From staying ready to quarantine if an athlete tests positive, to getting their workouts through apps, Panther athletes have had to adapt to a “new normal” in the face of COVID-19.

Florida Tech athletes have taken a unique and challenging hit due to COVID-19. Athletes’ daily lives have been drastically changed, with the majority of their time now being spent maintaining fitness levels and skill training. 

To combat this unexpected off-season, athletes are seeking creative new ways to maintain their skills remotely. Sophomore Nolan Penn, a member of the men’s lacrosse team, had to quarantine after testing positive for COVID-19.

During his time in quarantine, Penn focused on working out in his apartment with training that doesn’t require equipment.

 “Our team got shut down immediately after finding out the first positive case. Quarantine was different for each athlete and it was mainly contained to a few off campus houses,” Penn said. “During our isolation period, my roommate and I have been trying to maintain our shape working out in our apartment as much as we could.”

According to Florida Tech strength and conditioning coach Carl Putman, making sure athletes maintain good physical and mental health is the major goal of their recovery journey.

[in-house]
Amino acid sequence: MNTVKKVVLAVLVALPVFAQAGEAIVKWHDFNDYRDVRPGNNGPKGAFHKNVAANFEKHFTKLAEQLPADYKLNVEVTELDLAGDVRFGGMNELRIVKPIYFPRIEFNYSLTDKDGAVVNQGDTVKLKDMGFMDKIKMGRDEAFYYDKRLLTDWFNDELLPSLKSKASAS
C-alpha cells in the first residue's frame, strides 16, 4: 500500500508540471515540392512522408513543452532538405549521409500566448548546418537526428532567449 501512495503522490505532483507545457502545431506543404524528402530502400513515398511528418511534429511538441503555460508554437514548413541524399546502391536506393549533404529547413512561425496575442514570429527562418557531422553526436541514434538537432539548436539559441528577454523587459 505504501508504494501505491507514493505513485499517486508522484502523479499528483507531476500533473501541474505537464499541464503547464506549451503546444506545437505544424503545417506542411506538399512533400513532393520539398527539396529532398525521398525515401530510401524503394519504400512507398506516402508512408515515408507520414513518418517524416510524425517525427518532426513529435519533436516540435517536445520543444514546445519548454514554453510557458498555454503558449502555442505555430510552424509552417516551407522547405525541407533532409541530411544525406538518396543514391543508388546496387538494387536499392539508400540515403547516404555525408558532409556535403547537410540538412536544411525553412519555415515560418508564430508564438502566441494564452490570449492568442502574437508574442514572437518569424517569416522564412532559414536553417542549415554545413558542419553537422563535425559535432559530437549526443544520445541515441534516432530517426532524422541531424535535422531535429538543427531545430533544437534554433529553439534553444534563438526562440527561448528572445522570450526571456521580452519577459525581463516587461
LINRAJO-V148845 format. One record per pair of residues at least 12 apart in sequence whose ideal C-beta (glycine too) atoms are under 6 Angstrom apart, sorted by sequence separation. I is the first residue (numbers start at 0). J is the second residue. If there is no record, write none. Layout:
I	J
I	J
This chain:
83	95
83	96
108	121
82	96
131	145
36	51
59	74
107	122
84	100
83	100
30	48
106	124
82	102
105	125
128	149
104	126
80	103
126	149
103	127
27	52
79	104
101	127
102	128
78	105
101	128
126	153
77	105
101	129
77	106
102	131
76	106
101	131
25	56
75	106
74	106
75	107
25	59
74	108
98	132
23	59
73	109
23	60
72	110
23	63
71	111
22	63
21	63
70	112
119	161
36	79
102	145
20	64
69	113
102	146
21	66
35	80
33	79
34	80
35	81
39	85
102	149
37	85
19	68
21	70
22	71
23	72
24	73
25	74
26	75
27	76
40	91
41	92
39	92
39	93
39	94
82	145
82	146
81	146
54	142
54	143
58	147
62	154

“We tried to send creative workouts for the athletes to try at home using regular household items through a training platform on a phone app”, Putman said. 

So what do athletes in quarantine or who tested positive have to do before they return to practice? 

According to Putman, athletic trainers have been implementing “return to play” protocols for athletes coming off quarantine. This is added to lower intensity workouts specially designed for those recovering from COVID-19. 

All of these changes have presented challenges to Panther athletes.

Luis Moriyon Jr., a junior on the baseball team, has experienced some tough moments, but said he has full confidence on the coaching staff. 

“The hardest part was going back to phase one as soon as we found the first positive case in our team. At this point it’s tough to know what would be our next move, but we follow what our coaches say and we trust the process.” Moriyon said.

Moriyon said extra precautions have been taken, such as avoiding sharing equipment with other athletes. 

Putman emphasized that for any athletes exposed to COVID-19, returning to health is most important. He explained that hydration, proper nutrition, and sleep, along with stretching and mobility work, take priority. 

 “Recovery is very important and vital, particularly if our immune system has been busy fighting the virus,” Putman said.

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